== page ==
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Immunizations-Adolescents, 2016 Annual Report
Source:
  • America's Health Rankings composite measure, 2016


Data source: Centers for Disease Control and Prevention (CDC), National Immunization Survey, 2015 For details: www.americashealthrankings.org/AR16/immunize_teens_a


HPV Females, 2016 Annual Report
Source:
  • CDC, National Immunization Survey-Teen, 2015


Data source: CDC, National Immunization Survey, 2015 For details: www.americashealthrankings.org/AR16/immunize_hpv_female


HPV Males, 2016 Annual Report
Source:
  • CDC, National Immunization Survey-Teen, 2015


Data source: CDC, National Immunization Survey, 2015 For details: www.americashealthrankings.org/AR16/immunize_hpv_male


Meningococcal, 2016 Annual Report
Measure: Meningococcal Immunizations, 2016 Annual Report

Why does this matter?

Meningococcal disease is a potentially life-threatening illness caused by the bacterium Neisseria meningitidis. It is a leading cause of bacterial meningitis in the United States. At any given time, about 10 percent of the U.S. population are carriers of N. meningitidis, meaning the bacteria are living in the nose and throat without causing disease. The bacteria can spread when people have close or lengthy contact with another person’s respiratory secretions, such as through kissing, coughing or living in the same household.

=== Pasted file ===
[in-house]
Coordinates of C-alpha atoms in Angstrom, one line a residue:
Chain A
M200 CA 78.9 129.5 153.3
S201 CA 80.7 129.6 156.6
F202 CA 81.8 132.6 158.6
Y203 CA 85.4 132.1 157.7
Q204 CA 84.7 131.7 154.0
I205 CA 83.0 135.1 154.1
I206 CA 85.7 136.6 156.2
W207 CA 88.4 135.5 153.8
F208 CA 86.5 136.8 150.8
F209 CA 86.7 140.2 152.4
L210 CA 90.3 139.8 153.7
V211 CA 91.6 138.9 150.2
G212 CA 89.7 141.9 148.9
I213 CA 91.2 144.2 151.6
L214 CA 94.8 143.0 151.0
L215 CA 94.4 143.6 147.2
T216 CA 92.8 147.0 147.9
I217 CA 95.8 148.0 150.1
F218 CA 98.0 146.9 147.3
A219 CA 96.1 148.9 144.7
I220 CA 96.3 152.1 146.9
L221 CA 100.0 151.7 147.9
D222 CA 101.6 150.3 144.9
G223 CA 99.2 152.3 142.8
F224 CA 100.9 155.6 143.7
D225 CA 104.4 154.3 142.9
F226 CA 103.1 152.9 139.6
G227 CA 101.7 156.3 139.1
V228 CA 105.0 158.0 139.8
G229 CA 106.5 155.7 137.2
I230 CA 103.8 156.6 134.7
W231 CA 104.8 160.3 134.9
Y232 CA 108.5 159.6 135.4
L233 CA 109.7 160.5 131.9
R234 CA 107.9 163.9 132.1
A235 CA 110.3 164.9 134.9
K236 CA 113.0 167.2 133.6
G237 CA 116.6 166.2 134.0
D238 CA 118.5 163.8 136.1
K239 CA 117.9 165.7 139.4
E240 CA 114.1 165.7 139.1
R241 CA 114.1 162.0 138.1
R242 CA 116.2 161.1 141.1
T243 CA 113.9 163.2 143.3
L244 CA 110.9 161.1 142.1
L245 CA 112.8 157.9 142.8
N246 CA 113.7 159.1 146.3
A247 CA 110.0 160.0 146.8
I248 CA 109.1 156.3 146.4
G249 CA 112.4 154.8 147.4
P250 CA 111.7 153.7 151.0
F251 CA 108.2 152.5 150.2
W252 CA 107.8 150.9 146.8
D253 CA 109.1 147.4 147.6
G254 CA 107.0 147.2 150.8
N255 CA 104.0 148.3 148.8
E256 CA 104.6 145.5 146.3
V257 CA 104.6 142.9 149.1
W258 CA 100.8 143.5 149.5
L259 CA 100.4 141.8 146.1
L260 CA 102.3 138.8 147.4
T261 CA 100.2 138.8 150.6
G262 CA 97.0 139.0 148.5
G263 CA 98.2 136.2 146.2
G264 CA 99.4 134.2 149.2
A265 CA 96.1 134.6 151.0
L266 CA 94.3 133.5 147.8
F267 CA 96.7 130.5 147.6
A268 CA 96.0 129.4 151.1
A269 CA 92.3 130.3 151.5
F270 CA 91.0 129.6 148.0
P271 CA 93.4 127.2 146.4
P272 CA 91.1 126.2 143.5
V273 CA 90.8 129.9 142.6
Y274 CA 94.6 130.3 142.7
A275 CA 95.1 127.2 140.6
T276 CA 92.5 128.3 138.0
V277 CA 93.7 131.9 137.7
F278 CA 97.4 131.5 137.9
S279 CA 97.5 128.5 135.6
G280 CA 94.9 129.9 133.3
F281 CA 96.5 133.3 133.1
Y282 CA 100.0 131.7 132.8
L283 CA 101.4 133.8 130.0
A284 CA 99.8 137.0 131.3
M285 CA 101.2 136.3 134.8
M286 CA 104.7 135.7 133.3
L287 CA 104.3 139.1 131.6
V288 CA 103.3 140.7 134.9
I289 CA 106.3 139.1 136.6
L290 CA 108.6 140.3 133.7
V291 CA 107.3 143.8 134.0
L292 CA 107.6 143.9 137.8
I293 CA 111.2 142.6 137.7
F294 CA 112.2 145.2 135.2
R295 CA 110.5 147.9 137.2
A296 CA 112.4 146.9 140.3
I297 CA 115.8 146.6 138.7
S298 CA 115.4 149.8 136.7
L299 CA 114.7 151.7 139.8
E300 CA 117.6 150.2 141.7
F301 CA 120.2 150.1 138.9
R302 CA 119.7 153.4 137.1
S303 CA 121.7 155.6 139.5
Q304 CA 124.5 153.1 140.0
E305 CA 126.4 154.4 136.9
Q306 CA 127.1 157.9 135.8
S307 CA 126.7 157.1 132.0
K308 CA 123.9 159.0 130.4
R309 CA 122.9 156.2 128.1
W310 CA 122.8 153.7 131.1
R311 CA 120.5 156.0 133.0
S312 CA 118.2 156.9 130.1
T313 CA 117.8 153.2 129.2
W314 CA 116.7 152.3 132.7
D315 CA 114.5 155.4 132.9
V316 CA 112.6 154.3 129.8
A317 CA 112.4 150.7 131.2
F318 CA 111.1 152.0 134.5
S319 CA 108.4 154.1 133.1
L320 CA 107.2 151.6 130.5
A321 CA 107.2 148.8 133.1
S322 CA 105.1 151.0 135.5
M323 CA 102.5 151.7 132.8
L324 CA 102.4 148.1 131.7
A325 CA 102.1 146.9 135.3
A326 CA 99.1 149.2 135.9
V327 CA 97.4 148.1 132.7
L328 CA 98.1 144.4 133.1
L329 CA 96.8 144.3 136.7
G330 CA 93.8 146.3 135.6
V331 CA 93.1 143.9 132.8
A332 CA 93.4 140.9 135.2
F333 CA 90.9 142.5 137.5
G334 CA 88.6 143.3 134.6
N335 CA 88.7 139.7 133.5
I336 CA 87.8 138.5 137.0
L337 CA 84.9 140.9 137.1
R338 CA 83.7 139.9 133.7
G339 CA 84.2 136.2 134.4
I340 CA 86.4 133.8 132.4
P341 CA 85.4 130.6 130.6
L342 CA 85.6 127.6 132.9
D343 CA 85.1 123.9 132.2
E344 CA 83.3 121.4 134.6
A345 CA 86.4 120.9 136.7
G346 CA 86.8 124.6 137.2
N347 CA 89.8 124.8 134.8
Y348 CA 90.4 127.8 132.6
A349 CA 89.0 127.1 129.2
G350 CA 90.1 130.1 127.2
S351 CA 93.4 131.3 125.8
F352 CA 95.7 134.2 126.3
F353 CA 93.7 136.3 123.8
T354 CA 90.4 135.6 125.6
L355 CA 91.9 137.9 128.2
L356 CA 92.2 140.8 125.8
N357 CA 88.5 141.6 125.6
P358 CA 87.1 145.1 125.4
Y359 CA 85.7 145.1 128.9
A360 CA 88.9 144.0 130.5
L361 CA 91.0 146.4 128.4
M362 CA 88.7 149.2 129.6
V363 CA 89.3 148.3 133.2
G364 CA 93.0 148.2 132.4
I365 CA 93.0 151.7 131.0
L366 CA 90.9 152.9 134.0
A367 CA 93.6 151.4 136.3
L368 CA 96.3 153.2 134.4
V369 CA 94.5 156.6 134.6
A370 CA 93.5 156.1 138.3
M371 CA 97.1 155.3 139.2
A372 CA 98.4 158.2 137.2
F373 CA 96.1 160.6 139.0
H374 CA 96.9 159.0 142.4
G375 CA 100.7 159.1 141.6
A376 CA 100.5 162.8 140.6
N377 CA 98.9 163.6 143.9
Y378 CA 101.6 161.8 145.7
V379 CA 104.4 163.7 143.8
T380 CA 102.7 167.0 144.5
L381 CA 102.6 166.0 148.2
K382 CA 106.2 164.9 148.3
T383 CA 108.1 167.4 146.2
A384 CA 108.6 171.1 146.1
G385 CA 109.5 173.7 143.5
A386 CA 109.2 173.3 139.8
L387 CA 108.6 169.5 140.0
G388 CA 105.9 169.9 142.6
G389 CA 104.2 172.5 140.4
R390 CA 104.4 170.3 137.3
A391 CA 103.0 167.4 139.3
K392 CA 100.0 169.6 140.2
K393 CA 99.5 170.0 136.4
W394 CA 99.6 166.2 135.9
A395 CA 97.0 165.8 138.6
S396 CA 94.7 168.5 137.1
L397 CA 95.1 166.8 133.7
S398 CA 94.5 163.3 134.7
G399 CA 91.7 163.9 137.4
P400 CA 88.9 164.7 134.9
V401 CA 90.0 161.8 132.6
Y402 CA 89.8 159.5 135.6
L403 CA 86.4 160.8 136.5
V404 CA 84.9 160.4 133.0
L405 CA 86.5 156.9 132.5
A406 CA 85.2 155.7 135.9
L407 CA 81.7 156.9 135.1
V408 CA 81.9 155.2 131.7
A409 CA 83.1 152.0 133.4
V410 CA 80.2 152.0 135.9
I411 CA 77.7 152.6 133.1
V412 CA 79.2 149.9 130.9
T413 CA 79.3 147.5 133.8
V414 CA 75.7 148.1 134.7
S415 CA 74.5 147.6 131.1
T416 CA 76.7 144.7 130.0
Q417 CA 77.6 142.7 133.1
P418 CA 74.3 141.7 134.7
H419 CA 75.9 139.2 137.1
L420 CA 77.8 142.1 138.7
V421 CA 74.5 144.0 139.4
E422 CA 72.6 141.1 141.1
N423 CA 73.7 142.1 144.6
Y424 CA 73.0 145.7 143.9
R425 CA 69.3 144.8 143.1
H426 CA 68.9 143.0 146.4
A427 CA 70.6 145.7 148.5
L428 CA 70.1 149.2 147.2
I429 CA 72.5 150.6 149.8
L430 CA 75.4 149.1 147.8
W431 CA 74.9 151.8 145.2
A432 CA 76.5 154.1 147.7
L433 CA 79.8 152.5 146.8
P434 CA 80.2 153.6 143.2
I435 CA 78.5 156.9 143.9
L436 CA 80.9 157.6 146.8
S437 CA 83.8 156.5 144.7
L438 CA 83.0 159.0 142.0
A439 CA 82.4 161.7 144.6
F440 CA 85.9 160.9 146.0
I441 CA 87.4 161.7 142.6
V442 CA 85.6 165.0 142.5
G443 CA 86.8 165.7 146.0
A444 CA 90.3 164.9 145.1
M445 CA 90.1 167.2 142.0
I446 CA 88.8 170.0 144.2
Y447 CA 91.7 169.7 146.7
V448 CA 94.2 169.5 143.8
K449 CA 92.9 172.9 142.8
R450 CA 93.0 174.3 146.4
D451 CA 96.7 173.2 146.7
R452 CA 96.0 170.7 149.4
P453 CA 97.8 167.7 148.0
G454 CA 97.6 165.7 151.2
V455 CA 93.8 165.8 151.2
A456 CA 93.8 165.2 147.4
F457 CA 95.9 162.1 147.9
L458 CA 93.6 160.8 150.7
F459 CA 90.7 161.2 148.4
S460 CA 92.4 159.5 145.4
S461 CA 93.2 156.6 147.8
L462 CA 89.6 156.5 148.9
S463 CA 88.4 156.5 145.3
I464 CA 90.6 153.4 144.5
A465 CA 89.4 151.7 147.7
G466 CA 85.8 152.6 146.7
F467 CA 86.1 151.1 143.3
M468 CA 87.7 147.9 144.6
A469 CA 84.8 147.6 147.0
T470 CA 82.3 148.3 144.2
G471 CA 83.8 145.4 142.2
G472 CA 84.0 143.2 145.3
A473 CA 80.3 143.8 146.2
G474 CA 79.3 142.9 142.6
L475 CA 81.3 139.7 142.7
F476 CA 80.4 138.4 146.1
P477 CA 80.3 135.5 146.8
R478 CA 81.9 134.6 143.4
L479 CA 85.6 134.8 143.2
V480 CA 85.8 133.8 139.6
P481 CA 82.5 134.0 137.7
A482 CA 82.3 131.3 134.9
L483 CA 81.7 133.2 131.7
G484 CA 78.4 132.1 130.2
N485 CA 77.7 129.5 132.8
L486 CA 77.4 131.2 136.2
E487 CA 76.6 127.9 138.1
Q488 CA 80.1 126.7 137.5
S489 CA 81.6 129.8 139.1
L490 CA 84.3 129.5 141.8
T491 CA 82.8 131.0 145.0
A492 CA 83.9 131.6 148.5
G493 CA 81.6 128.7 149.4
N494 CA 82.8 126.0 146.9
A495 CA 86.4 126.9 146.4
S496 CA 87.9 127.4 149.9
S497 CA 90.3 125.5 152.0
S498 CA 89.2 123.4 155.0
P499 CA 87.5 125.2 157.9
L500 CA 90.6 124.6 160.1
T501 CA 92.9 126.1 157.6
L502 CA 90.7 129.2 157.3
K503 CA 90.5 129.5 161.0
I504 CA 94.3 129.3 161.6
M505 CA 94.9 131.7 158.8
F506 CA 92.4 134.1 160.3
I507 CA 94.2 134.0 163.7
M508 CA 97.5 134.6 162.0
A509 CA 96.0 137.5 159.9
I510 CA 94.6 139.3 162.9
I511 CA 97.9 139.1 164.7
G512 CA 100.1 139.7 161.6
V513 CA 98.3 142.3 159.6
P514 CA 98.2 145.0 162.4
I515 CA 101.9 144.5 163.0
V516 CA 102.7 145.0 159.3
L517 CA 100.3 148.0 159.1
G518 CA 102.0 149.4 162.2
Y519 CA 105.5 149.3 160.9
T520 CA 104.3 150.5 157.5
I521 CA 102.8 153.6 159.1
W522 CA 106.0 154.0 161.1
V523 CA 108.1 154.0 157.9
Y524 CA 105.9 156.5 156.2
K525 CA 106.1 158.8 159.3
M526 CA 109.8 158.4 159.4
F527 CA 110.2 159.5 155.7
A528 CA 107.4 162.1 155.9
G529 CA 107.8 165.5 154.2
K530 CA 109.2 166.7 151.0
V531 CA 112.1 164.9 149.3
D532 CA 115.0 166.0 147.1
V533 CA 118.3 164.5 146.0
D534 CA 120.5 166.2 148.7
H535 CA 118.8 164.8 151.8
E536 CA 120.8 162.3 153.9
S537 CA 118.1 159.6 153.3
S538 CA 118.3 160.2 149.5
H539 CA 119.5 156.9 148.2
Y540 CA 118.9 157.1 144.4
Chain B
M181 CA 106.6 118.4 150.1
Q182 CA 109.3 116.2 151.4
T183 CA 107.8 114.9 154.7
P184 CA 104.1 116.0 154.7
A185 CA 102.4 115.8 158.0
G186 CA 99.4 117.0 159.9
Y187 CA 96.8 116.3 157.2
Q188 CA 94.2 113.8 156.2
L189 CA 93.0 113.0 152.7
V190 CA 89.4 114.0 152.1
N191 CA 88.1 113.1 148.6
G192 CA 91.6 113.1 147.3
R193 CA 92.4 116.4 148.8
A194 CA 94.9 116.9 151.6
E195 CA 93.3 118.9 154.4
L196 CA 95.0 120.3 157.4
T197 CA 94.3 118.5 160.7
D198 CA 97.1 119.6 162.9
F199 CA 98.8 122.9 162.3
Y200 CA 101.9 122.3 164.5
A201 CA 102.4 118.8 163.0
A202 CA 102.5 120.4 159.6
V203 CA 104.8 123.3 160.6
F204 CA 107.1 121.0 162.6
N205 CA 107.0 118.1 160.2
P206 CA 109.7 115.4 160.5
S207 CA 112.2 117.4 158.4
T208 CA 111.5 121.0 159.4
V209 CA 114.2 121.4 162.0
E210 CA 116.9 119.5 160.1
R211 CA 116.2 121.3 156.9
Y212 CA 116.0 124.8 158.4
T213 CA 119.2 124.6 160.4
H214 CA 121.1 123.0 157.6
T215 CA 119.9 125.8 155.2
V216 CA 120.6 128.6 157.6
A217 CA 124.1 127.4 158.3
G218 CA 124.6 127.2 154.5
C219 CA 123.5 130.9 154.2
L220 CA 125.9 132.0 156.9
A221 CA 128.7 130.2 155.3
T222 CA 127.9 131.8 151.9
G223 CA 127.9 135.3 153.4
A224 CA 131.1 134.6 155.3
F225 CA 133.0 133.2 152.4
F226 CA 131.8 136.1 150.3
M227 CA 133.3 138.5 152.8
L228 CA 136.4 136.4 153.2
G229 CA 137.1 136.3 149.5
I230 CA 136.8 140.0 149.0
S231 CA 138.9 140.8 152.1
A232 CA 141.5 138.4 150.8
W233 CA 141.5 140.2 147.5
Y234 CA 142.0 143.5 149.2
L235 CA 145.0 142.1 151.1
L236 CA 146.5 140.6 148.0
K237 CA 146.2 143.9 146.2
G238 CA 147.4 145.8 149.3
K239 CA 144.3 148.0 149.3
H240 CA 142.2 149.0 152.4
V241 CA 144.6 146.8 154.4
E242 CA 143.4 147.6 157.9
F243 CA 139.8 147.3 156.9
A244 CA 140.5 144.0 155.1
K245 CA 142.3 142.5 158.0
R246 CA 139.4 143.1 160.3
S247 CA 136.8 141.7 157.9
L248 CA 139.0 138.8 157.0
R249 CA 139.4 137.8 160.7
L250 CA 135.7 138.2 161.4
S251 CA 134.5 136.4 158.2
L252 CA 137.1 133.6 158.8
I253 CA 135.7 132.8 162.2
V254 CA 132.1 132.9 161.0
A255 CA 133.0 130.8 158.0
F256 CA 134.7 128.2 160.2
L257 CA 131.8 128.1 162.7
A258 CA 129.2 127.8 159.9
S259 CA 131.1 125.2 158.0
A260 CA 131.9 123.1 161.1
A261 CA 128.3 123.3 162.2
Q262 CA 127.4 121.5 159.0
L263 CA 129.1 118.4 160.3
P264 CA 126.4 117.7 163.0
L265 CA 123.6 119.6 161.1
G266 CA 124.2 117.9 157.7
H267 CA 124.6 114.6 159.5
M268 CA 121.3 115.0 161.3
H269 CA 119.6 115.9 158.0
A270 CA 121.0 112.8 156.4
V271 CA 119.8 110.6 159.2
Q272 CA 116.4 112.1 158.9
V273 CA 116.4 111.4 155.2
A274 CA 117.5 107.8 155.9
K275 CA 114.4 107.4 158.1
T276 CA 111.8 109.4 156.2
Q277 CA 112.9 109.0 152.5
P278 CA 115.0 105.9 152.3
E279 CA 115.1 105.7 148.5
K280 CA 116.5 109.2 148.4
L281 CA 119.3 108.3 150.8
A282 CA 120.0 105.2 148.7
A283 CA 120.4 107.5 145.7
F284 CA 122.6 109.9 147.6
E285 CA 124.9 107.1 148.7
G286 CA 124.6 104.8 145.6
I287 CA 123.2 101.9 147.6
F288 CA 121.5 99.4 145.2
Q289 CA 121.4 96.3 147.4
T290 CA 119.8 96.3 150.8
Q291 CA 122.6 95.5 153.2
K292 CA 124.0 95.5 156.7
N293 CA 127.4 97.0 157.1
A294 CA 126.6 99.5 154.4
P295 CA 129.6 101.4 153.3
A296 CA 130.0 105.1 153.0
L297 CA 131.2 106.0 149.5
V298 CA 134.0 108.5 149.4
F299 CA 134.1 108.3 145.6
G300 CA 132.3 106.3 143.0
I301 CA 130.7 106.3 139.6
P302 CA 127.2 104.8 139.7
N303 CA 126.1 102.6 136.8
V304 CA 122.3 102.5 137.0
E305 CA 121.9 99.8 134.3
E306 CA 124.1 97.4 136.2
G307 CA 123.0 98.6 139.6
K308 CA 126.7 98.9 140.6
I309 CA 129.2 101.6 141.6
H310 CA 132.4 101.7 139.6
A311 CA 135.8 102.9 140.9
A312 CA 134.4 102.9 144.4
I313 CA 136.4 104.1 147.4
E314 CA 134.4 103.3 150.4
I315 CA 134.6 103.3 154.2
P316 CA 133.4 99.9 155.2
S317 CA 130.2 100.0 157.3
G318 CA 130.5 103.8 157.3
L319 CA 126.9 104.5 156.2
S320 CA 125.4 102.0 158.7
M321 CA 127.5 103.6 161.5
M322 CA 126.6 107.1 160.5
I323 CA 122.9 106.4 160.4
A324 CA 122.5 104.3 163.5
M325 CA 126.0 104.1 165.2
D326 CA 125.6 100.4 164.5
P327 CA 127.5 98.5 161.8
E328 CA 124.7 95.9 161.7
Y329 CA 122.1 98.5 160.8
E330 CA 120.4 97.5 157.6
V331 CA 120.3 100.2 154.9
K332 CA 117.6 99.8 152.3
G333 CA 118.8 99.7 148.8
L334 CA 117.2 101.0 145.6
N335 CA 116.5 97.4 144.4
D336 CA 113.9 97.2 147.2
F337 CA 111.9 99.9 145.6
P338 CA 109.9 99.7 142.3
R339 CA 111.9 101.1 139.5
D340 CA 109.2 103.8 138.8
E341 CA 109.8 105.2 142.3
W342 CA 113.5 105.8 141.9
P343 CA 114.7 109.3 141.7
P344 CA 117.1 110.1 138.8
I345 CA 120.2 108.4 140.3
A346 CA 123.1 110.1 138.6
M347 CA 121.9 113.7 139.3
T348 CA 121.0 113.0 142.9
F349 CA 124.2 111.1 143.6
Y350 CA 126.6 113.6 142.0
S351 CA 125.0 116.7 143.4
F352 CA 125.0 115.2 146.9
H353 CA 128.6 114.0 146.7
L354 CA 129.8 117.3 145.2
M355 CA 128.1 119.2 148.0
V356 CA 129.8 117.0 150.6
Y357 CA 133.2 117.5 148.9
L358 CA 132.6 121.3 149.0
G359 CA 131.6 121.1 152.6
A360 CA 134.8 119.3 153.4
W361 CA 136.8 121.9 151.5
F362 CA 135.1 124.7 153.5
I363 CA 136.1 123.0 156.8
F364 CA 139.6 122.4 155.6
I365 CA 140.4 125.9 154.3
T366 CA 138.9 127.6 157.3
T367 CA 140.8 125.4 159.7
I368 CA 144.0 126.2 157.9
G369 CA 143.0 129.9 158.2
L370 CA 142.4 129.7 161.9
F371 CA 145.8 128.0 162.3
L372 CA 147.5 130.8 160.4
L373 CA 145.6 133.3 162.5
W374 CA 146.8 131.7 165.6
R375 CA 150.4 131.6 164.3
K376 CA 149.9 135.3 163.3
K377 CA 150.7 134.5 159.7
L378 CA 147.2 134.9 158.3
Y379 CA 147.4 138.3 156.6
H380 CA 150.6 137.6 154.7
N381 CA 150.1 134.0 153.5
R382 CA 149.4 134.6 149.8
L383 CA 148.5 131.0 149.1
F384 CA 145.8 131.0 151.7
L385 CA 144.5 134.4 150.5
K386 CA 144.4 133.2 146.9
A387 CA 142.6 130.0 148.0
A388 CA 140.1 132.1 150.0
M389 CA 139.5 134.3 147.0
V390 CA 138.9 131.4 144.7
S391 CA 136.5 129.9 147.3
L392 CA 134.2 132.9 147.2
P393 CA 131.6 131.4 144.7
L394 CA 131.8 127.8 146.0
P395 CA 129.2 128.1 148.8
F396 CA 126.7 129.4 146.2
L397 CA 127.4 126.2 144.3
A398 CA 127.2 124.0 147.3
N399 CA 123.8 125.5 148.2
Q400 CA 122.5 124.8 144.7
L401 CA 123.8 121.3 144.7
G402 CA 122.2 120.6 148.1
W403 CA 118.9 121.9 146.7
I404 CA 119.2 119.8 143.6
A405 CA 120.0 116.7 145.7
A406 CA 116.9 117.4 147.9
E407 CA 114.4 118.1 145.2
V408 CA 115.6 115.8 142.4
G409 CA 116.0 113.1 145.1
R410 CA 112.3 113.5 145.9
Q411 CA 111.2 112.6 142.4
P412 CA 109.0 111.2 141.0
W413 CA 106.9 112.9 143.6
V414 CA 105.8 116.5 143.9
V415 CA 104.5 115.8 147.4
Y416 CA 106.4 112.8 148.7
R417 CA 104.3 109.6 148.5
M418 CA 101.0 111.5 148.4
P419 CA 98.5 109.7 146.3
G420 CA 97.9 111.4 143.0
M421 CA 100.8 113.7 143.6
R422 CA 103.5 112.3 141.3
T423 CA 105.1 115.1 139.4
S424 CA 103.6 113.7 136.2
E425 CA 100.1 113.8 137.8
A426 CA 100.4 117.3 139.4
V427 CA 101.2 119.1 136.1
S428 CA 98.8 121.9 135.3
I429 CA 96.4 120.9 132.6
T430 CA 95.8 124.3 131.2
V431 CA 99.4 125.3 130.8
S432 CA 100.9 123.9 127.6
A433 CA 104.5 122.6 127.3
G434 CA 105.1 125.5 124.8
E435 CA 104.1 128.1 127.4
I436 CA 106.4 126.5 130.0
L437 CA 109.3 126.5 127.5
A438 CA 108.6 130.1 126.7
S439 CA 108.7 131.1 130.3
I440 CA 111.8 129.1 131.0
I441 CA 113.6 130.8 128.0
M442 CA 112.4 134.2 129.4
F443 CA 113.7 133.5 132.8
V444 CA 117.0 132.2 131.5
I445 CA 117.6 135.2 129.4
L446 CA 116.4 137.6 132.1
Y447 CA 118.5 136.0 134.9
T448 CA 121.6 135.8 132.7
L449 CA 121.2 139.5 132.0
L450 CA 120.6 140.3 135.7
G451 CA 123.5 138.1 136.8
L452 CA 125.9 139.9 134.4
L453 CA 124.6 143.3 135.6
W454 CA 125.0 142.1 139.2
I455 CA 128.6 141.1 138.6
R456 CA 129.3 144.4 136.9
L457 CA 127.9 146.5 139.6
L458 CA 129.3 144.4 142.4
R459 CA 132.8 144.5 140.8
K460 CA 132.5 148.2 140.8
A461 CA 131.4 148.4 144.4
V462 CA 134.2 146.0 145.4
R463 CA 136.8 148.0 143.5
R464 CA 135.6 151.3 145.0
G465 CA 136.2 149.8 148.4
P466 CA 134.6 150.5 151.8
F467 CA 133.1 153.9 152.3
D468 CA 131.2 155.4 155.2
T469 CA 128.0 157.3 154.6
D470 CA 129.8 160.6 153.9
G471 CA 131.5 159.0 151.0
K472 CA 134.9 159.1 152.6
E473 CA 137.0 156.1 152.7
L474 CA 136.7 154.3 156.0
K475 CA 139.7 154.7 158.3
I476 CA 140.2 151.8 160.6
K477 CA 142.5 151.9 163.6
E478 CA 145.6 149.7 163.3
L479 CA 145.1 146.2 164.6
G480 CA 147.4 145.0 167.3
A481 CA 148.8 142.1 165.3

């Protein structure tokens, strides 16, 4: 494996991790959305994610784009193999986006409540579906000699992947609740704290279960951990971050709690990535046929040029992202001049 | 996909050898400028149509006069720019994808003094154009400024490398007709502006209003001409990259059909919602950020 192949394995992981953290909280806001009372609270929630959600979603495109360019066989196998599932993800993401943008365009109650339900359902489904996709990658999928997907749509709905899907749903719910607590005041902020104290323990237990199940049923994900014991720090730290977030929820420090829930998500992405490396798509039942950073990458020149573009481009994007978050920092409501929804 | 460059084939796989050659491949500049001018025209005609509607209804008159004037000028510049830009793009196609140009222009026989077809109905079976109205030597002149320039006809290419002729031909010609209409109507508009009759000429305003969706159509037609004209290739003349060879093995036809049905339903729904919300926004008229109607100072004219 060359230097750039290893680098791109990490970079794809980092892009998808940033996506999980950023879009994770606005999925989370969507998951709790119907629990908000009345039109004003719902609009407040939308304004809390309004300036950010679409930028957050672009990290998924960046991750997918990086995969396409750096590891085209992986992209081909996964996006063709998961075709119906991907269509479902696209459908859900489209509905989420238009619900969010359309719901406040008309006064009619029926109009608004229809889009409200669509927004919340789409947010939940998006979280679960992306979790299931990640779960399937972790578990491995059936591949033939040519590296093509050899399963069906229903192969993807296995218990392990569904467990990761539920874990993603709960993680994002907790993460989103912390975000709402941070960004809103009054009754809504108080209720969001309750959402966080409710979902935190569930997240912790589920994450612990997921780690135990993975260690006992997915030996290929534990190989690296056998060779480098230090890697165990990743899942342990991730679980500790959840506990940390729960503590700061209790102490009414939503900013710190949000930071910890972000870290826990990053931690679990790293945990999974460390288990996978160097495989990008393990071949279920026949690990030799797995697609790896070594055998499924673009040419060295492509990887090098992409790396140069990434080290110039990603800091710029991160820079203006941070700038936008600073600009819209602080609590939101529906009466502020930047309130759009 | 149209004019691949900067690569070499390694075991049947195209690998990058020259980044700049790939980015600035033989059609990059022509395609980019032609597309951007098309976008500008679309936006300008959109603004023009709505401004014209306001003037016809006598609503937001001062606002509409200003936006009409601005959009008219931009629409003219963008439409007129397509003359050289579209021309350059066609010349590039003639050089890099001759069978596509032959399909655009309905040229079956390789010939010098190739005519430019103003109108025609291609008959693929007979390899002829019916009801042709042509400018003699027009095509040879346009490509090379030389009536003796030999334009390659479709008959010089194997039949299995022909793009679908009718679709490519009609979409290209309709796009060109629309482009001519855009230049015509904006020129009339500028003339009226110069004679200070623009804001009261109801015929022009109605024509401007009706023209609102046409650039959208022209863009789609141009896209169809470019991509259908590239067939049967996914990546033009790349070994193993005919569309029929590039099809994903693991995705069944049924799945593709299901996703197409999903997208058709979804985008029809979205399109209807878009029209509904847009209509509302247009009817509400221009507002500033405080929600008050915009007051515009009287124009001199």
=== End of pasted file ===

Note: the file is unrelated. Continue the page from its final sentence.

Five serogroups (A, B, C, W and Y) cause most meningococcal disease cases in the United States. Preventing the disease remains a priority because of the potentially serious outcomes and risk of outbreaks. There were around 350 cases reported in 2017, with the highest incidence occurring among infants.

The Centers for Disease Control and Prevention recommends that all preteens ages 11 and 12 get the meningococcal conjugate vaccine (covers the A, C, W and Y serogroups), with a booster at age 16. Teens may also get the optional serogroup B meningococcal disease for further protection. An analysis of the effectiveness of adolescent meningococcal vaccination found that getting one dose of the vaccine at age 11 and a booster at age 16 was cost-effective and prevented the most numbers of disease cases and deaths.

Source:
  • CDC, National Immunization Survey-Teen, 2015


Data source: CDC, National Immunization Survey, 2015 For details: www.americashealthrankings.org/AR16/Immunize_mcv4


TDAP, 2016 Annual Report
Measure: Tdap Immunizations, 2016 Annual Report

Why does this matter?

Tetanus, diphtheria and pertussis are serious illnesses that are caused by bacteria. Vaccination is the most effective defense against illness and death from these diseases.

  • Tetanus (lockjaw) causes painful muscle tightening, stiffness and difficulty breathing.
  • Diphtheria can cause a thick coating to form in the throat, making it hard to breathe and swallow. It can also cause heart failure, paralysis and death
  • Pertussis (whooping cough) is an acute respiratory infection causing severe and prolonged coughing, potentially progressing to pneumonia or even death

Diphtheria and pertussis are spread through person-to-person contact, mainly via respiratory and throat secretions. Tetanus is non-communicable and enters the body through cuts, scratches and wounds.

The childhood vaccine for these diseases is called DTaP (diphtheria and tetanus toxoids and acellular pertussis vaccine) and the booster vaccine for adolescents and adults is called Tdap (tetanus toxoid, reduced diphtheria toxoid and acellular pertussis vaccine). The Tdap vaccine is recommended for:

  • Adolescents ages 11-18 (preferably at age 11 or 12) who have completed the recommended childhood DTaP series